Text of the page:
Every year, Sweden publishes everyone's income tax returns. So do Finland and Norway. And nobody really cares.On the surface, this seems to be a severe invasion of privacy, and a perversion of an otherwise good idea, namely transparency in government. What is obviously missing in their formula is that while the government has the records, it is data about individuals that they are publicizing. It's certain that the overt socialism of that region makes such a policy not only possible but expected:
Magnus Graner, state secretary for Sweden's Justice Ministry, says people's tax returns are available for viewing in a series of "tax calendars," or books, each year.
"If it's what you want to do, you can see what your brother-in-law made, your neighbor made," Graner says. "Not everybody does it, although we joke about it and say, 'Have you checked on your future in-laws?' No one in my family has done it — I don't think."
Sweden's policy of making tax returns public — as in Finland and Norway — stems from a tradition of open records and transparency in government, except in cases of national security and some aspects of criminal investigations.
"The right of public access to documents is laid down in the constitution," Graner says of Sweden's practice since the 18th century.
I truly can't penetrate how egalitarianism and high taxes constitute checks and balances. Is the check being provided the societal disincentive from making money? Is redistribution of wealth the "balance"? I don't understand. That's a tangential issue, though.
Making the data public demonstrates the Scandinavian tradition of jantelag, which translates roughly as nobody is better than anyone else, says Veera Heinonen, spokeswoman for the Finish Embassy in London.
"Finland is a very egalitarian country, and it's a very high-tax society, so it provides checks and balances," Heinonen says.
She says people's earnings can be a good source of gossip. Is anybody embarrassed? "Well, maybe some chief executives," she says. [bold added]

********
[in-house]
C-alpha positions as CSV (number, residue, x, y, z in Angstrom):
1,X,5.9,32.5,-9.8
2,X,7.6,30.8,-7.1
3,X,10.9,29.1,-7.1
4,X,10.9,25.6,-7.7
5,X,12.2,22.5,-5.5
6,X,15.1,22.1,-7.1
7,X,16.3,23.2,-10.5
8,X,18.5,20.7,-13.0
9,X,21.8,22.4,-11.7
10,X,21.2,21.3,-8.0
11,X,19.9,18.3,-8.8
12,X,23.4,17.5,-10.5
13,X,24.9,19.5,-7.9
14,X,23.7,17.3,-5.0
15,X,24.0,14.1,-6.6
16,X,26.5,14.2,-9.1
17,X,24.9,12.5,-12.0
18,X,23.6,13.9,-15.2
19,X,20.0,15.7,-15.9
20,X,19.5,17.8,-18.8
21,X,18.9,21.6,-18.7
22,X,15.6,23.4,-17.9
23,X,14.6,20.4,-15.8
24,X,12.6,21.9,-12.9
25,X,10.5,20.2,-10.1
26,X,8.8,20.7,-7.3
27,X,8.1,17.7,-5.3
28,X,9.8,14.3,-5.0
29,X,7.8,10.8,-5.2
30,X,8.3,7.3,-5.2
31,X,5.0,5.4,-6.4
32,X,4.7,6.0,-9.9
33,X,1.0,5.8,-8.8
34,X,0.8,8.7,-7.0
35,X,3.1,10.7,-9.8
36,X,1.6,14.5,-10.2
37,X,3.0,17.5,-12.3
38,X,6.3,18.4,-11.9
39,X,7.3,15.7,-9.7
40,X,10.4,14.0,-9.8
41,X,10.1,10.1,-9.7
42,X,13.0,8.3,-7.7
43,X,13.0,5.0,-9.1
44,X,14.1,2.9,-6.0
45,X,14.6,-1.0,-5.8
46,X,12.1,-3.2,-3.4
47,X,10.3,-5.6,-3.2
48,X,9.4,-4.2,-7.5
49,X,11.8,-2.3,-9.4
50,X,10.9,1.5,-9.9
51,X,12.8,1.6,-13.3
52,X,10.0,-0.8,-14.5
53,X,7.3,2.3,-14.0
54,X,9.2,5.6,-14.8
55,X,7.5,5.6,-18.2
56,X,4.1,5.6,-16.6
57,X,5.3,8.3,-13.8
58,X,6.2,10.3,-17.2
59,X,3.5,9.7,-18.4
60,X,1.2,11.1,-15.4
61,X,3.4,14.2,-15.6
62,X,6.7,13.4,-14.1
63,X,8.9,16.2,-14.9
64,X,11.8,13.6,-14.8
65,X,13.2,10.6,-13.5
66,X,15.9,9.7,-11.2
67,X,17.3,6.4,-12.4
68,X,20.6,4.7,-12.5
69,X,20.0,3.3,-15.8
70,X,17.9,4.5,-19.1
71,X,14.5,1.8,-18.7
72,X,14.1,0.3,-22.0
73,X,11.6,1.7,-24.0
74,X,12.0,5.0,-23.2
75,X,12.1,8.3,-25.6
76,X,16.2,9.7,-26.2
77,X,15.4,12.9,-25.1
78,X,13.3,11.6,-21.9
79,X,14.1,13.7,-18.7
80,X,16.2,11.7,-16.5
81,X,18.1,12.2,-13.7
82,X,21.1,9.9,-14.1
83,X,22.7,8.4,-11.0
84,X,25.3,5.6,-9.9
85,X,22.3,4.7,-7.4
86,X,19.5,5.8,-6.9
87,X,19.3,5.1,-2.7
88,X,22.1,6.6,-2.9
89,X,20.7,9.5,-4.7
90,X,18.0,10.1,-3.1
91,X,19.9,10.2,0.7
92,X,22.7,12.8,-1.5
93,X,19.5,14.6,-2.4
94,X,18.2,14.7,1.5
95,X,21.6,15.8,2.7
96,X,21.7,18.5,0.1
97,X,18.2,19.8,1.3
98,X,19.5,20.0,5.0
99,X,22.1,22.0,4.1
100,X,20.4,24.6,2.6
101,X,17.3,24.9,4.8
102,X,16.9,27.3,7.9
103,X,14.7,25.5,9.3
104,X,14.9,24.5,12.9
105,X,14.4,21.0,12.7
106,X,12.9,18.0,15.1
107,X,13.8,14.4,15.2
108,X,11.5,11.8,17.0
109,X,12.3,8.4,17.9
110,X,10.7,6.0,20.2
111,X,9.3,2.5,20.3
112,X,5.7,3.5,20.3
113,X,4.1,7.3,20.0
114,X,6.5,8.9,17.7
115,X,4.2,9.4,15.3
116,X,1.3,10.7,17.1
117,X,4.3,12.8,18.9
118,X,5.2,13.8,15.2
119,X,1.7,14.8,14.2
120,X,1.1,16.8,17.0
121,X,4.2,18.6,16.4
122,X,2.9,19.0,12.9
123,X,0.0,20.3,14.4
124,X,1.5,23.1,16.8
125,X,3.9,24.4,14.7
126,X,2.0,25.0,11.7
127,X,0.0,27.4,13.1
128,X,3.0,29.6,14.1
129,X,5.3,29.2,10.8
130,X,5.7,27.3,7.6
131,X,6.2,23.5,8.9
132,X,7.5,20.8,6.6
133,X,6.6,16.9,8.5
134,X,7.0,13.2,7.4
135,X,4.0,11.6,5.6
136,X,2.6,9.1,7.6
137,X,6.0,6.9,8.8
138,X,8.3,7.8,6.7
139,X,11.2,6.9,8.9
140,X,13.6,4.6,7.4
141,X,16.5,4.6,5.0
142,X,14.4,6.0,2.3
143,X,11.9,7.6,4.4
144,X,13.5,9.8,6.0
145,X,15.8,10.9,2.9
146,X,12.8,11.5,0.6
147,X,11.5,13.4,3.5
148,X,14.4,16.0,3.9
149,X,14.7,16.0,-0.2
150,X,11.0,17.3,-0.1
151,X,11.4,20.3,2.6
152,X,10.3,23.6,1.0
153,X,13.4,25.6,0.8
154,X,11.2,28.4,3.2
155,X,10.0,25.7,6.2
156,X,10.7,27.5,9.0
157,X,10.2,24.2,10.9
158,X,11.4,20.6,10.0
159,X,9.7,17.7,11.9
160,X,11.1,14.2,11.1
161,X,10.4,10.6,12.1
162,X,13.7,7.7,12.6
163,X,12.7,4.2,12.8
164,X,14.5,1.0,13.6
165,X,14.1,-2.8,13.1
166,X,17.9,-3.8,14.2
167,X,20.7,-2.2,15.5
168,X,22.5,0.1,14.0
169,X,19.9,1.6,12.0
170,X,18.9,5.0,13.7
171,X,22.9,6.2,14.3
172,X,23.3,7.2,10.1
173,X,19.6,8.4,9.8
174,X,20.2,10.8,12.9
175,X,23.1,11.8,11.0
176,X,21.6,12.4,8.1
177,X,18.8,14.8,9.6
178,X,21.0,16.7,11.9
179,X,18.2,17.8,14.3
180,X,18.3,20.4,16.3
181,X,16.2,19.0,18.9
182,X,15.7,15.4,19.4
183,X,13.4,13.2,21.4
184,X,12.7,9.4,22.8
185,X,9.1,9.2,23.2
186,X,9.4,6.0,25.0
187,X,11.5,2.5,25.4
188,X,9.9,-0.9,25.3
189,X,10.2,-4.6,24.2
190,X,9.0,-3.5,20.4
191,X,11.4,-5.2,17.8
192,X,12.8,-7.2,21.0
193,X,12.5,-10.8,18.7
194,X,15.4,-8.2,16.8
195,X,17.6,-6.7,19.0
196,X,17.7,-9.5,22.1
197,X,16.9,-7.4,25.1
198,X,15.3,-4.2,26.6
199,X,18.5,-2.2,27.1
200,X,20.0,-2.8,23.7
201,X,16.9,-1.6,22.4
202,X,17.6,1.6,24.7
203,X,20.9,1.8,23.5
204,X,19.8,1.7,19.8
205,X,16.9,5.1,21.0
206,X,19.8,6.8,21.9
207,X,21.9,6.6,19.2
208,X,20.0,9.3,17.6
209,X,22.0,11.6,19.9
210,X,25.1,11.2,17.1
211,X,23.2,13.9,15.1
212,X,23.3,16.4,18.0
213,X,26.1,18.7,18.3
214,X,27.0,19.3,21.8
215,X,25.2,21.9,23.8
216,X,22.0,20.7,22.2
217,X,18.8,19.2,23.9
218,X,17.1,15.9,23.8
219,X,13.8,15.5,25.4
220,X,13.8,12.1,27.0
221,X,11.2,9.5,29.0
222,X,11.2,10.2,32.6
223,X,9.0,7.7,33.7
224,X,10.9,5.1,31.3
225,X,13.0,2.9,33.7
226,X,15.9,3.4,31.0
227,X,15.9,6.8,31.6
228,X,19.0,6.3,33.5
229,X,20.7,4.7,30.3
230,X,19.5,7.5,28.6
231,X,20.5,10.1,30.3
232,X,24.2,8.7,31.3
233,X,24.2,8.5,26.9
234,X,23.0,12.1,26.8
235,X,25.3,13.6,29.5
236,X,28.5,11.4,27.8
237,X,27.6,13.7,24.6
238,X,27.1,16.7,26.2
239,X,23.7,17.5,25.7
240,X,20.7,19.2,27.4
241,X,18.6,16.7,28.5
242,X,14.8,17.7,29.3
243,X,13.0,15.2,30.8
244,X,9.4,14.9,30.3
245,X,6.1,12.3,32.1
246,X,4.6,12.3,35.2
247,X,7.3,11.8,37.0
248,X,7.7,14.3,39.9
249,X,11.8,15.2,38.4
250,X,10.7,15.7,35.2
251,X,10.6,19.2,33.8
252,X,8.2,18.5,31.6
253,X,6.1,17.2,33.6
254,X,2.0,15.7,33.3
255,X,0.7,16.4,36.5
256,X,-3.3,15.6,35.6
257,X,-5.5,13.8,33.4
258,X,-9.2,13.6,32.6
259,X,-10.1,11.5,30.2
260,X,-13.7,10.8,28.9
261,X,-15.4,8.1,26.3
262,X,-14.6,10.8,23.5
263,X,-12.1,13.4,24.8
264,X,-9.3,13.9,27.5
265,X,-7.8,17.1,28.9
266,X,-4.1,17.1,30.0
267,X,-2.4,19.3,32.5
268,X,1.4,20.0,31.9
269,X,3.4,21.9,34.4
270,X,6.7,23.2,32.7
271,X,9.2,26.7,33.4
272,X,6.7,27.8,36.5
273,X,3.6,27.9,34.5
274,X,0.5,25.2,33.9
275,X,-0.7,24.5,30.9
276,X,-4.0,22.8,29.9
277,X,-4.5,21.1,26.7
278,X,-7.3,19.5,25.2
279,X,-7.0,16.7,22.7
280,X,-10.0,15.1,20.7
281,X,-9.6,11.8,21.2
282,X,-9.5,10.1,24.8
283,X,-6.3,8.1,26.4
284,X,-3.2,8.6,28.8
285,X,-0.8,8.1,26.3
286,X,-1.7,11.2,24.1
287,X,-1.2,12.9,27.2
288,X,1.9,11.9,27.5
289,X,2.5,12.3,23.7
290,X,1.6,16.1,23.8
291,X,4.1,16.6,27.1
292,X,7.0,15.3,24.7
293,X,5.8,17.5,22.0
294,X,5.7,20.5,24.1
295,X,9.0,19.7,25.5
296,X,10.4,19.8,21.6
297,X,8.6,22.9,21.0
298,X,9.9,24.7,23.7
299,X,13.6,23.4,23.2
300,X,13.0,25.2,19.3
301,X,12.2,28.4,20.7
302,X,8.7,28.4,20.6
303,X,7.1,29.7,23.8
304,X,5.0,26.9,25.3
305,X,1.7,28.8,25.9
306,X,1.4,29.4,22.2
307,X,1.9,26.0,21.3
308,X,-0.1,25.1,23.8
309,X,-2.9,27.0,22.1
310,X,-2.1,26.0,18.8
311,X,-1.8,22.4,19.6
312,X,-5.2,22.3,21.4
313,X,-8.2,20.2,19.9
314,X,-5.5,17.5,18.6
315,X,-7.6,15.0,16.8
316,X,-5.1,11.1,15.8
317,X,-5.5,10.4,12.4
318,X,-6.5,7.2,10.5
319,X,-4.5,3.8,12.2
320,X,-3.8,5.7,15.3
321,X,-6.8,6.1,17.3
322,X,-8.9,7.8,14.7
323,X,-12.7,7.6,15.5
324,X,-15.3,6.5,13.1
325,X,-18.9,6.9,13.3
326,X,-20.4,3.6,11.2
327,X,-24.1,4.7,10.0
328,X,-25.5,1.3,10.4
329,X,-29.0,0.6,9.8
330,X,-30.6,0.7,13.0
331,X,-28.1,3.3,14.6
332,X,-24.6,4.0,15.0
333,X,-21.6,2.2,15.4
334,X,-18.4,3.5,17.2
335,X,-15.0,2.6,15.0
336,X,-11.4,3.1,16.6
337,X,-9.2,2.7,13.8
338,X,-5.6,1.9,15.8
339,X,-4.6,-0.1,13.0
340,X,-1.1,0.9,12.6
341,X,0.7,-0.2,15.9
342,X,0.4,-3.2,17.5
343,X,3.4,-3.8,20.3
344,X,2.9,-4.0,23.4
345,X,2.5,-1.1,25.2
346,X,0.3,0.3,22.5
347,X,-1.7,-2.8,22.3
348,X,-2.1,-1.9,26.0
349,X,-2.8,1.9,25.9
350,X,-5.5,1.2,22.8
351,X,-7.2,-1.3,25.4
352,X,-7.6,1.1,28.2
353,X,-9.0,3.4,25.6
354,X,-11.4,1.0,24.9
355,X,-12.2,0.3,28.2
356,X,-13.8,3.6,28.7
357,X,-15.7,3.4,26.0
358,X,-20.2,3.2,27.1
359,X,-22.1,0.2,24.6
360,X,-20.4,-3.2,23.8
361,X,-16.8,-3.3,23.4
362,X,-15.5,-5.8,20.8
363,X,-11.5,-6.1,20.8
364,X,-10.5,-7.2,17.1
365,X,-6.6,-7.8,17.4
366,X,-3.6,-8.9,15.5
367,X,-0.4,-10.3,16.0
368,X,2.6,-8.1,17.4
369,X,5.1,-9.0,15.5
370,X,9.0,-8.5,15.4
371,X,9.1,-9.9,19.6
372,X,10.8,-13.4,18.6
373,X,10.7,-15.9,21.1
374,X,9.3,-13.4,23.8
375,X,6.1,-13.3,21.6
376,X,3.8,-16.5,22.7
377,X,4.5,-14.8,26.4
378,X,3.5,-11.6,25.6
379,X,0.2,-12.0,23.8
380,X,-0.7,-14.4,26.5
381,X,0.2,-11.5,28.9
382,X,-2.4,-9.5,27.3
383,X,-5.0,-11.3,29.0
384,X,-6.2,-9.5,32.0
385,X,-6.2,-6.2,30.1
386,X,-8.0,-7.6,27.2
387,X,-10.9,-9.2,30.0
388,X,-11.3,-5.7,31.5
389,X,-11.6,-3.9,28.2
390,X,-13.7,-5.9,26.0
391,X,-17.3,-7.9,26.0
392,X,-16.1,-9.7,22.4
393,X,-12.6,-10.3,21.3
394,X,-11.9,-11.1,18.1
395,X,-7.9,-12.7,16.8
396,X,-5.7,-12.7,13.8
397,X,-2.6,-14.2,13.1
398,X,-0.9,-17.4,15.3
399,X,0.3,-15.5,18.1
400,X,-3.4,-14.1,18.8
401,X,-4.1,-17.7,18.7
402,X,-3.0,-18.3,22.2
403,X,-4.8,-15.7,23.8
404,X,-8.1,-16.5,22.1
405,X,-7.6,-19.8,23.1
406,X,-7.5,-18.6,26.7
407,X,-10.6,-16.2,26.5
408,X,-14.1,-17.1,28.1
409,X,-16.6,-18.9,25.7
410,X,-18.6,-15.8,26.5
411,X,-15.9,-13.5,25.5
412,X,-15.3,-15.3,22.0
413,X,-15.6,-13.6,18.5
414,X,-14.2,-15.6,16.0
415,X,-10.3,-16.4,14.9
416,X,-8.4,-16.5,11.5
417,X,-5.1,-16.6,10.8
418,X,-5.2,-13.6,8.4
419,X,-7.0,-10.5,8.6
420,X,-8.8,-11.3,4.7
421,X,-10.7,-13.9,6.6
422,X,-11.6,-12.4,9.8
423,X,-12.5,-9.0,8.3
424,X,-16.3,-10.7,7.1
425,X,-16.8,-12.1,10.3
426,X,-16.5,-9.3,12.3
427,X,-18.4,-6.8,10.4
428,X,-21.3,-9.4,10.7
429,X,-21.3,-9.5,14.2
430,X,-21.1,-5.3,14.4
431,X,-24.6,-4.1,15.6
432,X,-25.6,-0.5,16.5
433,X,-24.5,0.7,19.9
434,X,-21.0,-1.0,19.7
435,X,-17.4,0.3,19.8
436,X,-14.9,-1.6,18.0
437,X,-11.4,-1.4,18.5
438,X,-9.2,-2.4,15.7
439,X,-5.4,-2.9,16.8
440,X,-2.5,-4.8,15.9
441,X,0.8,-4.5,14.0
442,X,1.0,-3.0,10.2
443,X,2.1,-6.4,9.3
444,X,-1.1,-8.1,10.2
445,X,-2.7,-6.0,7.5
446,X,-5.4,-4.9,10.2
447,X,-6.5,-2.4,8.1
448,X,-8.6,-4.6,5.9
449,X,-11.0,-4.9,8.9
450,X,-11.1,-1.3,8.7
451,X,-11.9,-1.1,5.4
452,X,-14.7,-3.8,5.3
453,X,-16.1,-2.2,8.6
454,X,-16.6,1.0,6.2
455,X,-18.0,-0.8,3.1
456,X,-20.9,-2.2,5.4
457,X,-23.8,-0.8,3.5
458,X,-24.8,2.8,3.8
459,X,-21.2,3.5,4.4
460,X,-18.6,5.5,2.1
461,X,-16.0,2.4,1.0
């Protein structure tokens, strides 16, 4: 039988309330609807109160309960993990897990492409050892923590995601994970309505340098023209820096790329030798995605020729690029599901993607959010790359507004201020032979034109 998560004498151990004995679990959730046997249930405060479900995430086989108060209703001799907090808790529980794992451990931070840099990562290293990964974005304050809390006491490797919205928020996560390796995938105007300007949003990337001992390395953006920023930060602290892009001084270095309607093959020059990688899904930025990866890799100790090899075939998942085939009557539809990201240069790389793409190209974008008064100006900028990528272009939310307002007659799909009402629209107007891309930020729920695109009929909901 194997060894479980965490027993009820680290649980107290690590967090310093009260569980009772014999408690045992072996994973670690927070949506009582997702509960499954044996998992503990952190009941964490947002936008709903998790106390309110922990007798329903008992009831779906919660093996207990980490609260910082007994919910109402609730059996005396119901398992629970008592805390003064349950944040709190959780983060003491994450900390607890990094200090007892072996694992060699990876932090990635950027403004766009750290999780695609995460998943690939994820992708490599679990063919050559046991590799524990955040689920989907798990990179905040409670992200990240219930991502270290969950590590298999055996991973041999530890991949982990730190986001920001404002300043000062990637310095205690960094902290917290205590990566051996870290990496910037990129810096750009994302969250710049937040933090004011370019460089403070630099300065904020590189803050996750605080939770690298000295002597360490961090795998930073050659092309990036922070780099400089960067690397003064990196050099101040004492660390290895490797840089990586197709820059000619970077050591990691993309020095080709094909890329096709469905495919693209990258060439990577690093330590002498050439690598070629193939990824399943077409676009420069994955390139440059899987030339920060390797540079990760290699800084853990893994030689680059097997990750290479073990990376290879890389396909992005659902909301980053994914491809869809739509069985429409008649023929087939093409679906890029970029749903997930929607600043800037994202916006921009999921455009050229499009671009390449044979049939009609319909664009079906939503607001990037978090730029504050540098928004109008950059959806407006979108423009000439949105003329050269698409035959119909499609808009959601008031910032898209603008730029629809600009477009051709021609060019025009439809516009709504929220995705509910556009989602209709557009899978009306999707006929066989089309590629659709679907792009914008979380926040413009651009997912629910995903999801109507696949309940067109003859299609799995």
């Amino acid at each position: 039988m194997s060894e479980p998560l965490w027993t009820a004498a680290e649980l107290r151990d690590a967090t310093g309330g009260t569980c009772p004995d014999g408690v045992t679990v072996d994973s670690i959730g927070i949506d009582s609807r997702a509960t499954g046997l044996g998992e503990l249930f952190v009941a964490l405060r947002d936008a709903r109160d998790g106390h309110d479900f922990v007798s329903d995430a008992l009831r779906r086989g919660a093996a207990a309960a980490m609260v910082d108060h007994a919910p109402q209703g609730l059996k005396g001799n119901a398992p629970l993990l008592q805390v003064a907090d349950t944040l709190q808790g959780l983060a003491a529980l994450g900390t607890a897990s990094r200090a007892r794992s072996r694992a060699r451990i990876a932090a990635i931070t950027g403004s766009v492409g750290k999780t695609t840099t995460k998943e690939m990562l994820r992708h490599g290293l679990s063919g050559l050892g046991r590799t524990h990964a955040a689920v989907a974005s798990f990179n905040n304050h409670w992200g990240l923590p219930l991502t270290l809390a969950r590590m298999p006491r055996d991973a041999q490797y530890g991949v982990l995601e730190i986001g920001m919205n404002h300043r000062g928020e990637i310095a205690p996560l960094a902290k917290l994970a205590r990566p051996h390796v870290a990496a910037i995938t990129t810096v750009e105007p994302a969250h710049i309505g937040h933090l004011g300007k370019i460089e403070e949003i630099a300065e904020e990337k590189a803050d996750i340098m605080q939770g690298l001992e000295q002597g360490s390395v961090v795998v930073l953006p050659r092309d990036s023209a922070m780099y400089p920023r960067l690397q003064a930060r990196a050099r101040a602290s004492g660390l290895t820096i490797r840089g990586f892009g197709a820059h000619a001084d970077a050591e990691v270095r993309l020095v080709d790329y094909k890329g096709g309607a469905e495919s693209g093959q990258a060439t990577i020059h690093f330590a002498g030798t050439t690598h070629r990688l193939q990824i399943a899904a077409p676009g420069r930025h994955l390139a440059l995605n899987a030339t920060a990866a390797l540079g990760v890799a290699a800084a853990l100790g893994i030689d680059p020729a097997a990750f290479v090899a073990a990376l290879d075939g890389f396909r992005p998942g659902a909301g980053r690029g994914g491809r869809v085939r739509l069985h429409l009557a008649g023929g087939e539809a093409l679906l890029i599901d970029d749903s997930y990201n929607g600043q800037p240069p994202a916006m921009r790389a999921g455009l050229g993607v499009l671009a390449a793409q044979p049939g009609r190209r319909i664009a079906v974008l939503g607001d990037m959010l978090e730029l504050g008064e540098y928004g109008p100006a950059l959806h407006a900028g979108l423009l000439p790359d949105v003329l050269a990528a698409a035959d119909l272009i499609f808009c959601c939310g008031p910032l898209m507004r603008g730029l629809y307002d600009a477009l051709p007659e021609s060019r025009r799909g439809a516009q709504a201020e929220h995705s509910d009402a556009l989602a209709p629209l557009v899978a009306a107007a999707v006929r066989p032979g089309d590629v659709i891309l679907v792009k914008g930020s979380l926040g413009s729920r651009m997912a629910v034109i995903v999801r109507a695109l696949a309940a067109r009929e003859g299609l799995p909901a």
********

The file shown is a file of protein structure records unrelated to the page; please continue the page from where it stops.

The article correctly points out that US law forbids such disclosures, as well as the outrage that would result if such a policy was implemented here.
By contrast, U.S. law prohibits releasing anybody's tax information. Imagine the howl if the IRS put tax returns online, so co-workers, neighbors and mothers-in-law could see what someone earns.But what is the fundamental reason why we would reject such a policy here? Is there a principle at work in the desire for tax records privacy, or is it simply an embarrassed knee-jerk reaction?
There is a fundamental issue at work here, but it isn't being applied consistently or explicitly. As individuals, we do have a right to keep things private. Whether our government recognizes it or not, we have a right to our private property. All of it.
This means that we have a right to keep all of our income, to not have it taxed, and certainly to not be required under threat of guns and imprisonment to report said income to the government and surrender significant portions of it. If our government was proper--one of objective laws and not of men--this issue would not only be non-existent, it would be inconceivable.
But in our mixed economy, we have already conceded the basic principle--our right to property-- that would protect us from such governmental invasions. We already allow the seizure of our assets every April 15th, and insidious and destructive interventions into our lives every other day of the year. In terms of releasing income data specifically, SEC rules require that corporate executives and boards already publicly release all salary, bonus and stock profits.
In principle, it is just a small extra step for the IRS to publish all the information they already collect. The only thing stopping it is a half-remembered shred of dignity that America tenuously clings to.
With full protection of property rights, the "right to privacy" would be redundant, and likely would never even be considered; certainly not to the extent it is today, and if it was, courts and laws would treat it as an application of property rights.
Only in the face of intrusive government meddling and appropriation of our property do we start to be concerned with privacy rights. Until we realize that we have willfully given away the one core right that would protect us, our quibbling about which bit of personal information the government can make public and which it can't is just rearranging deck chairs on the Titanic.